The first few days back to school are great opportunity for a do over from the beginning of school, but needs to start on Day 1. Often, the first day back to school, and maybe the second one, too, will find students somewhat more subdued, but only briefly. The beginning of school you may have had a few days of the honeymoon. Now,  you get may get a day or two. But that only means they students are comfortable with their teacher and adore him or her enough to be themselves sooner, right?

Consider: What behaviors or procedures are taking up the most learning time in my classroom? If I could redo the beginning of school, what would I spend more time focusing on with regard to classroom management?

Some common issues might be students raising their hand or getting out of seats, turning in or handing out papers, quiet work time expectations, organizing folders, working with partner/group expectations, lining up, entering or leaving the classroom, keeping the room clean or getting missing work from absences.

Choose only one to three fix ups to really be intentional about the first month back. Students may have to unlearn and relearn new behaviors, so it could take up to 28 times for some to “get it right.” Be persistent and consistent if you really want it to work. Remember to provide modeling of what it should “look like” and “sound like,” then practice and practice some more.  Have positive expectations for your students and tell them not only the how the new plan is going to work by why it is needed. Let them know you are excited to watch their success and be a part of making it happen. Great managers of stores and businesses motivate those for whom they lead and you can, too!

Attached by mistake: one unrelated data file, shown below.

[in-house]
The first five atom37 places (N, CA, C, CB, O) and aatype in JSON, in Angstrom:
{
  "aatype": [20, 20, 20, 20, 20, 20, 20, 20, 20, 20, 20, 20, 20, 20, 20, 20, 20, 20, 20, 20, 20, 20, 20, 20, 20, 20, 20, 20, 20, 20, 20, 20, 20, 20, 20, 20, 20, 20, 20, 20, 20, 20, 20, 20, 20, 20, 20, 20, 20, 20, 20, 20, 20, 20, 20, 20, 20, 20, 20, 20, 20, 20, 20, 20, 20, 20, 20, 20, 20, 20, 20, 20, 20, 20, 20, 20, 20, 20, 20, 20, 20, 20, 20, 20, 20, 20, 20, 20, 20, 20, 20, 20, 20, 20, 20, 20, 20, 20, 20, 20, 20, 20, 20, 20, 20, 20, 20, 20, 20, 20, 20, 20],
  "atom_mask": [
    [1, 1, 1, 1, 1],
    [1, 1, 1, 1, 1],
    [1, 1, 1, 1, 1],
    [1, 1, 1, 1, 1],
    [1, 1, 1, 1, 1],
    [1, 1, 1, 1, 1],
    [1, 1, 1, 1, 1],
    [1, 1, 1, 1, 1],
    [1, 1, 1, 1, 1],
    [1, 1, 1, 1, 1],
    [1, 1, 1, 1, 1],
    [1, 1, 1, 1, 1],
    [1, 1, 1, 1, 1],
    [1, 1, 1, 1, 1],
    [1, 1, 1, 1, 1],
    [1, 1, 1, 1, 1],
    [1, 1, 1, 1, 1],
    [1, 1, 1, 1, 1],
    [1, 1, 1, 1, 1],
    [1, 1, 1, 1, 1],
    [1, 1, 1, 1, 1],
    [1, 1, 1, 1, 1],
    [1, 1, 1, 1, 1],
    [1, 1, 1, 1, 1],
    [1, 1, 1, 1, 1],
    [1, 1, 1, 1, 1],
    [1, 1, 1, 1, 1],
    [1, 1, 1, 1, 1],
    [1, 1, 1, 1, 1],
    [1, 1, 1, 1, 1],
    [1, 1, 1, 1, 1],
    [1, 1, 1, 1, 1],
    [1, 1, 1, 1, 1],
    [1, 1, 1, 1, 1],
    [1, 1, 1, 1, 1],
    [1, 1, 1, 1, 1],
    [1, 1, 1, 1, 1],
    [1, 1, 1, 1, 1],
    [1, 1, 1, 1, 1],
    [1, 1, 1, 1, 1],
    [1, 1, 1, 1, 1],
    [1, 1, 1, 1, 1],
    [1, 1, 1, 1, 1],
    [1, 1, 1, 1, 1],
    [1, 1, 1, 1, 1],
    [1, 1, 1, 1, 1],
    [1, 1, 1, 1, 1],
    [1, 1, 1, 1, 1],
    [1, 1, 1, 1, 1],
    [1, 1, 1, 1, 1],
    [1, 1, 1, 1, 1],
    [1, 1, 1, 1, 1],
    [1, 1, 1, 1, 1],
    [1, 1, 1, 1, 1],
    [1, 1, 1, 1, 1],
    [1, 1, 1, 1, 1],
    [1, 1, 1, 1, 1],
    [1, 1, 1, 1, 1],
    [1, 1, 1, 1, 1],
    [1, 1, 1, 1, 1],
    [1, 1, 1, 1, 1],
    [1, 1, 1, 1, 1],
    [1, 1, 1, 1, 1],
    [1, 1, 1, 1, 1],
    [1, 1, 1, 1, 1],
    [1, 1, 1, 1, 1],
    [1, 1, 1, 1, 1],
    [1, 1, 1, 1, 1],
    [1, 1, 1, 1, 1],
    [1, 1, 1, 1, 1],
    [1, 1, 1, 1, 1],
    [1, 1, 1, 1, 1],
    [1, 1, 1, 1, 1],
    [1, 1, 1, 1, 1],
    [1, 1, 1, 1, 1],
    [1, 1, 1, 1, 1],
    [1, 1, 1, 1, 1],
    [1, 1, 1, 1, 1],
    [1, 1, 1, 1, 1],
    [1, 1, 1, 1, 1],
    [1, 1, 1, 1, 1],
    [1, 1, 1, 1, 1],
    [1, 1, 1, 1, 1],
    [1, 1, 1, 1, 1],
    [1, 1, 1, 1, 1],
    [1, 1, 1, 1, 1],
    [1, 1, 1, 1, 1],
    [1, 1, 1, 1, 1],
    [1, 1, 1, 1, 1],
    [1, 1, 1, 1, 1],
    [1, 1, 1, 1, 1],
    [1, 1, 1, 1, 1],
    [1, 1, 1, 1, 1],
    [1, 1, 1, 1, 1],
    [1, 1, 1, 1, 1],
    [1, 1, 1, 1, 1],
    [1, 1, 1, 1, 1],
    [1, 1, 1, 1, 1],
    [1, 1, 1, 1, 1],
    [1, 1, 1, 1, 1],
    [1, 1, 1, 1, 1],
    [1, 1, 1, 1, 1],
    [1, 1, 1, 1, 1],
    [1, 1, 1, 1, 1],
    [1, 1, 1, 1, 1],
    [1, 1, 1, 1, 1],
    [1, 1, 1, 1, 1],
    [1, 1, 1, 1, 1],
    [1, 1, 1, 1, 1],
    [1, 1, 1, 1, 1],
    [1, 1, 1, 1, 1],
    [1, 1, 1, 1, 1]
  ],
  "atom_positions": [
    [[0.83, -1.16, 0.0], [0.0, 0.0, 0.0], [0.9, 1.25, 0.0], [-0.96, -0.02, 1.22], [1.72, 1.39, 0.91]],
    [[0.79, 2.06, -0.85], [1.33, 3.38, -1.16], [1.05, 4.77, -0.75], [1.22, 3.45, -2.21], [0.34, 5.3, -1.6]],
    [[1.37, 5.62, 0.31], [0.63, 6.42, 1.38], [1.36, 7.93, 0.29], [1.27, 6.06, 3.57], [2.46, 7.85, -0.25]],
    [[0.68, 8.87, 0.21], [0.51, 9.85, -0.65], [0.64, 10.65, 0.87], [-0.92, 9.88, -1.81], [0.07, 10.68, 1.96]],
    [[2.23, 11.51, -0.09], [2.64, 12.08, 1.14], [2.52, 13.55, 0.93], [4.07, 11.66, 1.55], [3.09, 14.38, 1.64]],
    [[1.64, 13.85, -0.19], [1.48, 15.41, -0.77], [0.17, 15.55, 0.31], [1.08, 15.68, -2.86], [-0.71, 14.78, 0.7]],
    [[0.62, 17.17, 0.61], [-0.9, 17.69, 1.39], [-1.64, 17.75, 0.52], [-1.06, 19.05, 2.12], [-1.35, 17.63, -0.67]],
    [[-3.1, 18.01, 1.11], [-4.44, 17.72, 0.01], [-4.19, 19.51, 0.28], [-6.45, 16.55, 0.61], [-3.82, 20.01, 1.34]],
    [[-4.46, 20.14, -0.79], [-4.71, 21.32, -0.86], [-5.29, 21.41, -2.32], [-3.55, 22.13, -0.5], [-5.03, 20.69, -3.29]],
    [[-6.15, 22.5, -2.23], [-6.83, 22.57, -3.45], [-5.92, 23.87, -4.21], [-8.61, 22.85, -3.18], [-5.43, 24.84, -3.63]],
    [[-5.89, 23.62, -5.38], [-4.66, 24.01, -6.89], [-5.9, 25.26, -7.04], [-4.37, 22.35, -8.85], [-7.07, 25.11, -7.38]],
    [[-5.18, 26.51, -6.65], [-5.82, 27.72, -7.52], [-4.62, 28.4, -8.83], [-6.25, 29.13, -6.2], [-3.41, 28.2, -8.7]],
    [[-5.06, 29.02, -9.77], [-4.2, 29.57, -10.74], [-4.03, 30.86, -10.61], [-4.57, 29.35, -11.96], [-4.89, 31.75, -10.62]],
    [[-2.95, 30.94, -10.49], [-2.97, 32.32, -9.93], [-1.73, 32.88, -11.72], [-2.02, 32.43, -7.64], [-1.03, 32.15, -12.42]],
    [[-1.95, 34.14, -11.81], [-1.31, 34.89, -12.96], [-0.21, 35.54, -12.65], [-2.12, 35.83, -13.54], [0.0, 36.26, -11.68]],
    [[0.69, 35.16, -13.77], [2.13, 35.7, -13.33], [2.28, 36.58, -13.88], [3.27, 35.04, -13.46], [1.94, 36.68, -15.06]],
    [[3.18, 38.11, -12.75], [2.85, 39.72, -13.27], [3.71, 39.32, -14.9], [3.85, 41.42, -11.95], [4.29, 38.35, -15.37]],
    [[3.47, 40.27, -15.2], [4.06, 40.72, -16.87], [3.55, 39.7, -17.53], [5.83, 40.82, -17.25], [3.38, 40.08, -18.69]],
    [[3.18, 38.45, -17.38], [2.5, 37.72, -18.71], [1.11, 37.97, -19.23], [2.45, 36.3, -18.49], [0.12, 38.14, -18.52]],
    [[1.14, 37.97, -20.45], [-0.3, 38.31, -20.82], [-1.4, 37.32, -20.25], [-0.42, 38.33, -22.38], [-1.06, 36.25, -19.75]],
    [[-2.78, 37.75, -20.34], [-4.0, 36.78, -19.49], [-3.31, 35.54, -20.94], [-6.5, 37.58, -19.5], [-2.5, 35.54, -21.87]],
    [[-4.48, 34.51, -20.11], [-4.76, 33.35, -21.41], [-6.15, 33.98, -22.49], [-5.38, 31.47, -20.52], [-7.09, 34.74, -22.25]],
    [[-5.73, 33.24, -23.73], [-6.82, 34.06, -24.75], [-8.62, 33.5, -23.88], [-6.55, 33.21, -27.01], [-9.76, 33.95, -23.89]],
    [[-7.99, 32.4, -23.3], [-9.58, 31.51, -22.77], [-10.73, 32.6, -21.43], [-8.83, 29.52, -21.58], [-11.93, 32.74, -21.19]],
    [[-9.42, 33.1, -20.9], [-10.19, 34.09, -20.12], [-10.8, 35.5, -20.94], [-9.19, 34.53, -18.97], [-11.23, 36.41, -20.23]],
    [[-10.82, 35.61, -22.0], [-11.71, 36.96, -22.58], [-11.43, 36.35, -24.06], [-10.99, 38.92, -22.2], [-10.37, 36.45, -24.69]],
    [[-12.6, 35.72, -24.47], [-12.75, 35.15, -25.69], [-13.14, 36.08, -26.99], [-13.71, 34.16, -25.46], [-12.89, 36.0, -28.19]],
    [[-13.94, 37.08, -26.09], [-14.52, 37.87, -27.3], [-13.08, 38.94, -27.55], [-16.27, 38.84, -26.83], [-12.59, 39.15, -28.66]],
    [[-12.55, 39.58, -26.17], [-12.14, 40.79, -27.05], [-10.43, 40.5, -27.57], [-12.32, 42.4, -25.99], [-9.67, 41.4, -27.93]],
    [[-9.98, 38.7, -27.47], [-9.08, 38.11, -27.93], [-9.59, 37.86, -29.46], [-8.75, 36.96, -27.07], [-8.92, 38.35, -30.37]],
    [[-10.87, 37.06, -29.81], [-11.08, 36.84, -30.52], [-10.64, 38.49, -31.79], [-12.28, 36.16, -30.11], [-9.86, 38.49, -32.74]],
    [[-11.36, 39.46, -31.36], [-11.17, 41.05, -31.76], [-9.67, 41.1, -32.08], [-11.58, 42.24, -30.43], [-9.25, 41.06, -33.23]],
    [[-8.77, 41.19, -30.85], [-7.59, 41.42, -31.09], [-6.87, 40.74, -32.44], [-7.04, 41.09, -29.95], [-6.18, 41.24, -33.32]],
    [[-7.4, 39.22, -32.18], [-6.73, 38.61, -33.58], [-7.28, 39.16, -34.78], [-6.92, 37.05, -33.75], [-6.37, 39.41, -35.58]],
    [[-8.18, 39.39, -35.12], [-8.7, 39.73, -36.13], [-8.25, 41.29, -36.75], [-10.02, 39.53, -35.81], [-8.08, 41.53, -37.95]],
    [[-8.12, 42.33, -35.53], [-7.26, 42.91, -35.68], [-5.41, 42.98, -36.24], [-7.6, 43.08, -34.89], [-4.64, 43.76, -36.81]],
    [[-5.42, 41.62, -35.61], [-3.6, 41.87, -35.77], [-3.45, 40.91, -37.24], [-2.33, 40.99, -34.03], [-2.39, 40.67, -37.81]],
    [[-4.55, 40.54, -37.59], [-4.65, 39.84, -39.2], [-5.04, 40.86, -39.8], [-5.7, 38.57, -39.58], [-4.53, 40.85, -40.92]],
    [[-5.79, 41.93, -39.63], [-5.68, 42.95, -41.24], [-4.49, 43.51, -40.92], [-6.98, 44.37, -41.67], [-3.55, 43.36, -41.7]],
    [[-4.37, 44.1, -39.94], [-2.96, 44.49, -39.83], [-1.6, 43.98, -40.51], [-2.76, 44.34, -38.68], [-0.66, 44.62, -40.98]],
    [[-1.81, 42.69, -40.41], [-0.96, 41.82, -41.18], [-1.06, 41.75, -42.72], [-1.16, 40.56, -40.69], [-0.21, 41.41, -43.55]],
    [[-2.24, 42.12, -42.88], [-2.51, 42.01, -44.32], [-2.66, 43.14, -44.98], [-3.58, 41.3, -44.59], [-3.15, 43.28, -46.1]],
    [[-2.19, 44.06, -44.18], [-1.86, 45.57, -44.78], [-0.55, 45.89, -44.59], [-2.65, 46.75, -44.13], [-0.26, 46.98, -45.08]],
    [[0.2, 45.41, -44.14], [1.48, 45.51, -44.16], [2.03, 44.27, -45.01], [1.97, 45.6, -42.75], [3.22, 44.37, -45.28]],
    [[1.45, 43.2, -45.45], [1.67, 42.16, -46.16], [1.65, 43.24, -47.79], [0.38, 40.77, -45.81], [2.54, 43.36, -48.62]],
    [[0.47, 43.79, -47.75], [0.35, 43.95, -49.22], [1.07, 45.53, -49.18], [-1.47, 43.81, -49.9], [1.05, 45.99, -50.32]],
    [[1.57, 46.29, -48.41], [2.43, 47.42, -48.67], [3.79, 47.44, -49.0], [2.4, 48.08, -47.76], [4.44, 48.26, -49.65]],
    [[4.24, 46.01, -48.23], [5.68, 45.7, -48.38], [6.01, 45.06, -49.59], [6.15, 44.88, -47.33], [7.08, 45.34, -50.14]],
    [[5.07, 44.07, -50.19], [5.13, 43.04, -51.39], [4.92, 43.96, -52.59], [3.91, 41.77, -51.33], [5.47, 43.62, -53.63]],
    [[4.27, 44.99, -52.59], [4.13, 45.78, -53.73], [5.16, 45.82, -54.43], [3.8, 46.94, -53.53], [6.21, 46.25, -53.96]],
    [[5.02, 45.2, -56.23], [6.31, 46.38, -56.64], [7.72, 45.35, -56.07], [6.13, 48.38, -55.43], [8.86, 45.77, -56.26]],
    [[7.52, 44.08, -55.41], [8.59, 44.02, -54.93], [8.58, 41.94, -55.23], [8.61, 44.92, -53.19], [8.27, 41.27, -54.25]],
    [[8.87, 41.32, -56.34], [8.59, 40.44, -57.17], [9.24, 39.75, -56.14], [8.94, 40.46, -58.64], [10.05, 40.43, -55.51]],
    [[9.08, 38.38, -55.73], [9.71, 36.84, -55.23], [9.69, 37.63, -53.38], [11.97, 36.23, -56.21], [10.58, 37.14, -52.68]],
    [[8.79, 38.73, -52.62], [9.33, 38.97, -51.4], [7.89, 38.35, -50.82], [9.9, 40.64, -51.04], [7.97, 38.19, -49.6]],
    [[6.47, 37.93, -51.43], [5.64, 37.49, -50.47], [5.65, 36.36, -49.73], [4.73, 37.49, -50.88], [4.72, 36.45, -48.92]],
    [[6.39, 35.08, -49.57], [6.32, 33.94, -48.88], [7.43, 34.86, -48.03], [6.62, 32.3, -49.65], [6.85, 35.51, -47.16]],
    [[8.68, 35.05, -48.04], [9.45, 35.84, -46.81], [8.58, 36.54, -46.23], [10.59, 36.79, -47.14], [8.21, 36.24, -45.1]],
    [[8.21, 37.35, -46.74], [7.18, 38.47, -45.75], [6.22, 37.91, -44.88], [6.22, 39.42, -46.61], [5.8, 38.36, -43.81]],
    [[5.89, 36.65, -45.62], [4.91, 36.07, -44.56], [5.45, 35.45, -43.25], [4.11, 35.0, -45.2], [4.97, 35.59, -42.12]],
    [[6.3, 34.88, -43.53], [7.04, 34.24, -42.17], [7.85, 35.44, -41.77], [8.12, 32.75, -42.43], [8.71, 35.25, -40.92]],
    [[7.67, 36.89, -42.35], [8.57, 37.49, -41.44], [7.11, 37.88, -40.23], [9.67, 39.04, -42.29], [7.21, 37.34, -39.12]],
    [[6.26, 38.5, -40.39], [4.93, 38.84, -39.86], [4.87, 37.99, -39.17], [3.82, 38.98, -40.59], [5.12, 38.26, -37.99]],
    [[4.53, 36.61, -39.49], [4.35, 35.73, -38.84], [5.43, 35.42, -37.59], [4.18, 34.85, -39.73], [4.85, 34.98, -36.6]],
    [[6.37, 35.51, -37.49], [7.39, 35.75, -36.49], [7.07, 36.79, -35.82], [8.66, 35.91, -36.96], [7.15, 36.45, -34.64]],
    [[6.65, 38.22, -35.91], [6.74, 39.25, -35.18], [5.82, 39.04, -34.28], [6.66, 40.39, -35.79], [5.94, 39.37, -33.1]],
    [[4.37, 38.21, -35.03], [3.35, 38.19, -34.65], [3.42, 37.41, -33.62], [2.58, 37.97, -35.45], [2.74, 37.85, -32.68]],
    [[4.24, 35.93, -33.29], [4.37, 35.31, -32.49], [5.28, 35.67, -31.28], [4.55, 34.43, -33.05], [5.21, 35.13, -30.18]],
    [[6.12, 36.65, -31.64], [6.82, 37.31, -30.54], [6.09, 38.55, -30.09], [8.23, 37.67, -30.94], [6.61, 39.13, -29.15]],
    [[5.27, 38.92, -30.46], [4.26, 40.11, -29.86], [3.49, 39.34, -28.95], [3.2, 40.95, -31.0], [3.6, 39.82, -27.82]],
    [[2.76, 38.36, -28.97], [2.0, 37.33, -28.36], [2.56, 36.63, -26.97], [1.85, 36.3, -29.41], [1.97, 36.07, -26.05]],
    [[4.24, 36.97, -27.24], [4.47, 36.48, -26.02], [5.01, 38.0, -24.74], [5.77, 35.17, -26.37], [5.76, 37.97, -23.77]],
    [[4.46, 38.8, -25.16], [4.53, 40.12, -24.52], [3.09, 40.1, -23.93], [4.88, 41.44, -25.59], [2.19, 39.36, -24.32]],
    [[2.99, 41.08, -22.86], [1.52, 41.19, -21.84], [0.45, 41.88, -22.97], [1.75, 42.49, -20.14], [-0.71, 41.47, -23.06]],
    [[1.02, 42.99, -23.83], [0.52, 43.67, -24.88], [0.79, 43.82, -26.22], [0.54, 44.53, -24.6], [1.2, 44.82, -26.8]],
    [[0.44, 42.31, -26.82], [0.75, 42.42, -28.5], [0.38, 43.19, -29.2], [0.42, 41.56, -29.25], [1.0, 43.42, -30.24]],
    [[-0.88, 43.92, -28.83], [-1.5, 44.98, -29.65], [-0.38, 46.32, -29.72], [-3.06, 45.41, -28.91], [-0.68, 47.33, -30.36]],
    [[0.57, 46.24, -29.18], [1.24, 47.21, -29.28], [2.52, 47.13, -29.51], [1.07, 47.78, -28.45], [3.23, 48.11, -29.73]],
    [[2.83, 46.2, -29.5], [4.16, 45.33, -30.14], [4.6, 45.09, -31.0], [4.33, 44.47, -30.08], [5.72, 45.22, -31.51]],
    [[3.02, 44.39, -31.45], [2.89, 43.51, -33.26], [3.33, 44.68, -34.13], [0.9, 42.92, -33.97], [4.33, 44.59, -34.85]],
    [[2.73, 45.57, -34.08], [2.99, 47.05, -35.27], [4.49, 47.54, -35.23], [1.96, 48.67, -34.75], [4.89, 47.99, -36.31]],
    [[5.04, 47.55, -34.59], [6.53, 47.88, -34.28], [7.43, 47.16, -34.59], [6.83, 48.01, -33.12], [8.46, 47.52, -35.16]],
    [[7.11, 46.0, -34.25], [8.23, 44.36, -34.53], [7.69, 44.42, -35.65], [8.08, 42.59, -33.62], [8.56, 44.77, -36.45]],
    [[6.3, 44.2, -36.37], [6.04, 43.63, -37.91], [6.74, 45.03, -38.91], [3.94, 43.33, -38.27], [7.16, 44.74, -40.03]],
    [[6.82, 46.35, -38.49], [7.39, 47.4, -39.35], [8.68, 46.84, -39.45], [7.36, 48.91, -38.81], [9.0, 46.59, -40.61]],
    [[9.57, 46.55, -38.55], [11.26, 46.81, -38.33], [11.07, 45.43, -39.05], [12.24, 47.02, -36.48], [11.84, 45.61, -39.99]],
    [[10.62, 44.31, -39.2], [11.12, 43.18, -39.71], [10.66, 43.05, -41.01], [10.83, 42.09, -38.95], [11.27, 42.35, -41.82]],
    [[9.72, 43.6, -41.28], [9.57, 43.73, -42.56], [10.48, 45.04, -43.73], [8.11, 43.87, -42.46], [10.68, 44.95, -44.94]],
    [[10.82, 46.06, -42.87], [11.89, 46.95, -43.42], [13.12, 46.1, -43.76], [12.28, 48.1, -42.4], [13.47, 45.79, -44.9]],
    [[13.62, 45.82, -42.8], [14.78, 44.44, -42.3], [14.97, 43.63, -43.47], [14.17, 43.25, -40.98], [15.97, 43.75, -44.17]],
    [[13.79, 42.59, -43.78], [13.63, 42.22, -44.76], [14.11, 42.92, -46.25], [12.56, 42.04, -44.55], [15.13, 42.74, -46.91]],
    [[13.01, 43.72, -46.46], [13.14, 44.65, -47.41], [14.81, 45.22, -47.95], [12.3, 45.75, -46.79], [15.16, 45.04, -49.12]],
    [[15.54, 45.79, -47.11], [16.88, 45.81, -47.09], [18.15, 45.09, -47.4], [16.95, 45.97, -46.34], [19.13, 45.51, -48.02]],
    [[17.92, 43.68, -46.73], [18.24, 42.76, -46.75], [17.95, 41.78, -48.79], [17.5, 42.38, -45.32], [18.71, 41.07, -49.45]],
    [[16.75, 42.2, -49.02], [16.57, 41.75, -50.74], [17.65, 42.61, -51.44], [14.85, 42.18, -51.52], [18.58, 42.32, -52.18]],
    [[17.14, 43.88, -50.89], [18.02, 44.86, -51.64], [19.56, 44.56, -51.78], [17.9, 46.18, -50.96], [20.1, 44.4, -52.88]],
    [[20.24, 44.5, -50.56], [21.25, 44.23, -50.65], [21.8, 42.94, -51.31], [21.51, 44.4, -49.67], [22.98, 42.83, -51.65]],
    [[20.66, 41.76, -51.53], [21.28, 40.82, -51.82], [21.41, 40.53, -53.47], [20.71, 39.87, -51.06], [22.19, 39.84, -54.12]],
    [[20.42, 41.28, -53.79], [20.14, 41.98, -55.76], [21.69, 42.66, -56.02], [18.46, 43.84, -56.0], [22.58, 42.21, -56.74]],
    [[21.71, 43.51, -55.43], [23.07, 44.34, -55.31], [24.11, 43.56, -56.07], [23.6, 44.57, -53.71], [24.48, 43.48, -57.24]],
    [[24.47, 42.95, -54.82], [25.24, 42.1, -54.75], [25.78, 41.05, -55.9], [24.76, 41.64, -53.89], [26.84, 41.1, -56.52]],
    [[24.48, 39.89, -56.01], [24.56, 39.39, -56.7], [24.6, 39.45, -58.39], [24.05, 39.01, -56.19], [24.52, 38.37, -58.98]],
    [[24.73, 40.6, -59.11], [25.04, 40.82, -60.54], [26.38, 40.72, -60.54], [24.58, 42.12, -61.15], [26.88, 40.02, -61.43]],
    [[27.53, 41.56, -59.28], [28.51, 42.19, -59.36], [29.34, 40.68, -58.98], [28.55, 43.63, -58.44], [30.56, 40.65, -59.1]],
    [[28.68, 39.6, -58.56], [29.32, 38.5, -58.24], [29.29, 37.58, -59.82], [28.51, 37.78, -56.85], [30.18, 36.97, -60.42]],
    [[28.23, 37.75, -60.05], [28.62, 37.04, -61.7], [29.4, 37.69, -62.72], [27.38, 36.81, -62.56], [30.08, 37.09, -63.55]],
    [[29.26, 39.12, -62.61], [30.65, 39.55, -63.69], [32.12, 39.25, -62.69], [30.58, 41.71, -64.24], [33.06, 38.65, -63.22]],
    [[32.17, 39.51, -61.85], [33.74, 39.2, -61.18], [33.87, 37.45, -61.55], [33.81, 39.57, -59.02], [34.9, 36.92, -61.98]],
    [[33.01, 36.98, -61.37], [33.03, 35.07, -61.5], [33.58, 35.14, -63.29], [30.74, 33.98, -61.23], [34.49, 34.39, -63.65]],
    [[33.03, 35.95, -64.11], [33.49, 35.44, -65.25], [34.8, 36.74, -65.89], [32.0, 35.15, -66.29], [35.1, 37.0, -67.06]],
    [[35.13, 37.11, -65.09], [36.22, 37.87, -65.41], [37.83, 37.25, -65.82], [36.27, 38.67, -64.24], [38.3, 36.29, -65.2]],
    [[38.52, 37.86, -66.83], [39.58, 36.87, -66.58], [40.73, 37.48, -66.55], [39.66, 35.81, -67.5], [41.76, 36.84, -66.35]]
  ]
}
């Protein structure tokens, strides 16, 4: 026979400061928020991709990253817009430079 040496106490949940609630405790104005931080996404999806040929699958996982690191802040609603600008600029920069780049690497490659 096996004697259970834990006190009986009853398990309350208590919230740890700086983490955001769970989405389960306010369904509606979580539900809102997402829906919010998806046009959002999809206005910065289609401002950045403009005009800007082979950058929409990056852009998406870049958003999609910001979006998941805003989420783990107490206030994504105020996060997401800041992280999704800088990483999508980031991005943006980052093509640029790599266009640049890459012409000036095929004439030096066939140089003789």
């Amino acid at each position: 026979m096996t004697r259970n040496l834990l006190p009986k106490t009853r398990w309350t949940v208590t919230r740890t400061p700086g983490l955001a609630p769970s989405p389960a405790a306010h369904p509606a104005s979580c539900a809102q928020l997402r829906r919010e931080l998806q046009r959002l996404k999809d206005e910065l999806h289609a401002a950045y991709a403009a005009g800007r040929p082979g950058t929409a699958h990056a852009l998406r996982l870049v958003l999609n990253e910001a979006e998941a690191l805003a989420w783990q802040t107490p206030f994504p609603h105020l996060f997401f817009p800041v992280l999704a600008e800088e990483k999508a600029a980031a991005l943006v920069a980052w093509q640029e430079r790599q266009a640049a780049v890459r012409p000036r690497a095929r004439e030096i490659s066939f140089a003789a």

Work with your mentee to identify the 1-3 “persistent and consistent” do-overs they are willing to invest in.

Talk through a plan and what it will “look and sound like” when the plan is going as planned…and not as planned.

Ask: How will you know when you and your students are on the right track?What will you need to be very intentional about as you go forward with this plan?



Taking the Leap in 2015

We encourage students to take risks, discover, and try new things. When speaking with students or colleagues it sometimes sounds like “go ahead and see what happens,” “inquiry learning,” “We have to teach students to take risks for deep learning to occur,” and so on. So, this is my practice what you preach leap of faith-a blog.  You have to be a learner to teach learners, right?!

My “About” page gives my overview. I hope to use this blog as a way to resource and think tank for beginning teachers, mentors and some things that are just plain good for all teachers, too. I spend most of my days working with beginning teacher, mentors and then as those beginning teachers become more experienced through the years, rich conversations continue. Of course, my colleagues and PLN further enrich my learning and have inspired me to take this leap. So here’s to jumping in…..